This piece is going to be divided into sections and used in my Birdwoman series.  I'm really excited about this series, which so far consists of (cough) one painting/collage (see my blog header).  The creation of this first piece was both painful and thrilling.  I had been struggling with a huge painting (by watercolor standards) for a couple of months, when I realized that I would never be able to successfully resolve the composition.  So I tried to crop it a little.  And then I cropped it a little more.  And then a little more.  Until it was spread across my studio in a hundred pieces.  Oops!  But it turned out well in the end.  I took some of the pieces, added bits of other rejected paintings and combined them with a little vellum drawing that had been kicking around my studio for years.  Some more drawing, some more painting, some sewing....and my little Frankenstein was born.

Here's a detail from Birdwoman where you can see the stitches around the drawing.  The drawing, which is graphite on vellum, is based on a photo of my youngest sister dancing.  I took a whole series of these pictures 5 years ago, when Melanie was 13.  In grad. school I made some monster oil paintings of these images.  They weren't very good, and they were on 3/4 inch birch panels, so they weighed about a thousand pounds.  I abandoned them in the Donnelly Building for some other Museum School student to scavenge.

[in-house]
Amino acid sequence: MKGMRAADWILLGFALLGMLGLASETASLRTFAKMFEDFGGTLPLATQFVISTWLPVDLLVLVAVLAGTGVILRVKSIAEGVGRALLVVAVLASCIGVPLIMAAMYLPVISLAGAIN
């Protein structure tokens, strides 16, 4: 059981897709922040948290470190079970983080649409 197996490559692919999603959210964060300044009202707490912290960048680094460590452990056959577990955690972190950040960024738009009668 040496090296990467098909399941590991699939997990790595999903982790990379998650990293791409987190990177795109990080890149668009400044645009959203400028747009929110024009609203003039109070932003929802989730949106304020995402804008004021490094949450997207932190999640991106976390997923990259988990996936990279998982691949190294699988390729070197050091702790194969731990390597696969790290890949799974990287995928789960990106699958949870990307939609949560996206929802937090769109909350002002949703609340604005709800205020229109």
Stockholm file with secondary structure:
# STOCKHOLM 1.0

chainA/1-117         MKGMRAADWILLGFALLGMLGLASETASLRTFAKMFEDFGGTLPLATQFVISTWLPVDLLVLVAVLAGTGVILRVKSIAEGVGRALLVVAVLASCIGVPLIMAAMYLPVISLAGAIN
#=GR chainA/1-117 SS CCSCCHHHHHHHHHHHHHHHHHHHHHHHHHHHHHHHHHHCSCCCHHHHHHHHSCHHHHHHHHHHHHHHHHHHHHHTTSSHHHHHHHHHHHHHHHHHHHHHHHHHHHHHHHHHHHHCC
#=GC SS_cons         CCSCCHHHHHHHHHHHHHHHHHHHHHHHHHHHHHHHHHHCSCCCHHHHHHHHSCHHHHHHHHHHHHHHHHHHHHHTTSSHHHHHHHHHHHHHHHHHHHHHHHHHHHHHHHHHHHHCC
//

Yesterday I made this little drawing to sew onto the next Birdwoman piece.  The series is inspired by transformation fables and myths.  I took a picture of the original Melanie Dancing photographs to post, but it disappeared into the ether!  According to the finder on my Mac, it simply no longer exists.  So I will take another one tomorrow.

Today I painted more birdcages!  Here's a close up.  Only one more to go for this painting.  I LOVE repetition, but after painting 19 birdcages, I'm ready to finish number 20!  

Here's a picture of my beloved bean plants.  They're growing much, much slower than the ones I grew last summer (and killed last fall).  February just isn't giving them as much sunlight as they would like.  As soon as they get taller they will become the models for my next beanstalk forest painting.